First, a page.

Functional Safety: How to Comply with ISO 26262

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Andreas Bärwald, Product Line Manager of Functional Safety at TÜV SÜD, one of the world’s leading providers of testing, certification, inspection, auditing and consulting services to the automotive sector, reveals how to comply with ISO 26262.

As many of you will know, in December 2011 a new international standard to govern functional safety in the automotive industry called ISO 26262 became fully operational which, although not mandated by government, is regarded by the industry as quasi-mandatory. The standard applies to electrical and electronic (E/E) systems installed in series production road vehicles, hardware and software components and development tools primarily used in the automotive sector.

Few automotive original equipment manufacturers (OEMs) and suppliers will dispute the importance of the standard, following a number of functional safety related issues that have put lives at risk and cost the industry dear. However, many will agree it is a challenging standard to interpret and implement due to its complexity and – broadly – a lack of functional safety expertise within the industry.

As a member  of the German standardisation committee that devised ISO 26262 I am in the fortunate position to have an intimate knowledge and understanding of the standard. The following seeks to clarify its benefits and help OEMs and suppliers understand the steps required to conform to its requirements in an effective and efficient manner.

Why conform to ISO 26262?

First and foremost, meeting ISO 26262 will help you improve the safety of your product, minimise risks of product liability and help you remain competitive. It will also enhance your reputation as a premium quality OEM or supplier with a commitment to safety and improve your attractiveness to consumer and corporate customers.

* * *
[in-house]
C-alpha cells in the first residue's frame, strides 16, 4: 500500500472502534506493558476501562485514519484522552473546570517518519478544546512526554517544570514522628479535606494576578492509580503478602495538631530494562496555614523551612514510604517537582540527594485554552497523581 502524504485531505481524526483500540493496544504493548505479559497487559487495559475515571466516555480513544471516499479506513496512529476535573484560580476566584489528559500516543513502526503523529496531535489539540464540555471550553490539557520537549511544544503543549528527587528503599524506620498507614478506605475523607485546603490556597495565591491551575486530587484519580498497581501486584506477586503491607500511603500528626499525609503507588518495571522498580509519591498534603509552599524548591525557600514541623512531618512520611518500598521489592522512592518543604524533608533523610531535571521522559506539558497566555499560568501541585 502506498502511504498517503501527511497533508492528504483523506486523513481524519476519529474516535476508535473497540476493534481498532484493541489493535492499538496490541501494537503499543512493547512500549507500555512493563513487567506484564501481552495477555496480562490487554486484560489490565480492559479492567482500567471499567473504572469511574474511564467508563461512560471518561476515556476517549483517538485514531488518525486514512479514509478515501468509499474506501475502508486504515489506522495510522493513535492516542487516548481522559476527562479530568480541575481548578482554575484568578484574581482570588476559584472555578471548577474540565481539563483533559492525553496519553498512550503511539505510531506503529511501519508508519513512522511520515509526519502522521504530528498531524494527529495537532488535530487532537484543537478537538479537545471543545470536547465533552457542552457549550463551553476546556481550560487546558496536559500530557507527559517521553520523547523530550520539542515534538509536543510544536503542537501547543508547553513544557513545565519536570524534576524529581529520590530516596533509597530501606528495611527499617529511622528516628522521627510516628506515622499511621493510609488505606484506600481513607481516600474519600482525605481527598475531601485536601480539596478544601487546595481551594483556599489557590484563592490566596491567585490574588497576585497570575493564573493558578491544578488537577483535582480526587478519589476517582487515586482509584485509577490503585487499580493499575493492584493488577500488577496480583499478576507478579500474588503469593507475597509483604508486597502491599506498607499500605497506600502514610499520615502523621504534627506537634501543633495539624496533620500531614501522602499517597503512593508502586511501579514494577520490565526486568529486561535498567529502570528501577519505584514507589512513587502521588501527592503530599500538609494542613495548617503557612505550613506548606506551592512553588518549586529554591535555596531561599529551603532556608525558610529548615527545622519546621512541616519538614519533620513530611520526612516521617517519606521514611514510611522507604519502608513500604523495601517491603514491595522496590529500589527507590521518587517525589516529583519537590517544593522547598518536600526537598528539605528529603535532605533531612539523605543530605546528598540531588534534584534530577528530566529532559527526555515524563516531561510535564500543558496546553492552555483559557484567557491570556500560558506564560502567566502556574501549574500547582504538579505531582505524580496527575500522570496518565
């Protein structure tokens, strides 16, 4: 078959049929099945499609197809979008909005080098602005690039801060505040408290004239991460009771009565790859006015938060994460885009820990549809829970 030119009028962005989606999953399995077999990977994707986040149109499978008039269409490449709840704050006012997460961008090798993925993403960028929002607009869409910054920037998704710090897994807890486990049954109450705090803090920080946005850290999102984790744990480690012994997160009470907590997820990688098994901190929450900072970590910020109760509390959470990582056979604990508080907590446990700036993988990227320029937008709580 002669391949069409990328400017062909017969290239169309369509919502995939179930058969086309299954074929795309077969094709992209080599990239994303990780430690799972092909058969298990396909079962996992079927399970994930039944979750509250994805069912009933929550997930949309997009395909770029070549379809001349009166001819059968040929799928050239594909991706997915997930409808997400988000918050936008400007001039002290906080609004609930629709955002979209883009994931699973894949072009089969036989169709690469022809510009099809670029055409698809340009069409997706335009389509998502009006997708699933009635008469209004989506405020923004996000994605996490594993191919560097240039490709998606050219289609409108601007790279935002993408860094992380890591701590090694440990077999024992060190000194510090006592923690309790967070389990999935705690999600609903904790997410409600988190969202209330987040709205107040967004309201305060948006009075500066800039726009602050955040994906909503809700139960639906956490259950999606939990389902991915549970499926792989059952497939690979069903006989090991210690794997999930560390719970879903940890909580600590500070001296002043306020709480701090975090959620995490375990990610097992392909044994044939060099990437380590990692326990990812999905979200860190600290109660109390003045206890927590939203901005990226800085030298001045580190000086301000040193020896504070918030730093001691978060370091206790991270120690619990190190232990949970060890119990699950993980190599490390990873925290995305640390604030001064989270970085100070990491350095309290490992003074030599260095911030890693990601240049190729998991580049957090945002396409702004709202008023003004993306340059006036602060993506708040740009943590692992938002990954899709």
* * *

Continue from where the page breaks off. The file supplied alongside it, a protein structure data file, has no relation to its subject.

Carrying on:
The Five Steps to Compliance

The following provides a brief overview of the five critical steps required to comply with ISO 26262. 

1. Competence is Key

It may sound obvious but the first step to compliance is competence – you must have the expertise required to understand how ISO 26262 relates to your products and how (if required) to make the changes for conformity. This can either be achieved through hiring functional safety specialists, training existing staff through an independent third party or outsourcing expertise from an independent third party.

At TÜV SÜD, for example, we work with some of the automotive industry’s leading firms to train their employees on ISO 26262. In particular, we focus on ensuring relevant staff understand its content, the required documentation and the key issues in each of its chapters, such as  Vocabulary, Management of Functional Safety, Product Development, Supporting Processes and ASIL (Automotive Safety Integrity Level)-oriented and Safety-oriented Analysis. We also provide workshops with customised content and defined case studies to close specific gaps in knowledge and offer Functional Safety people certification training, which certifies engineers as qualified functional safety experts.

2. Create a Culture of Functional Safety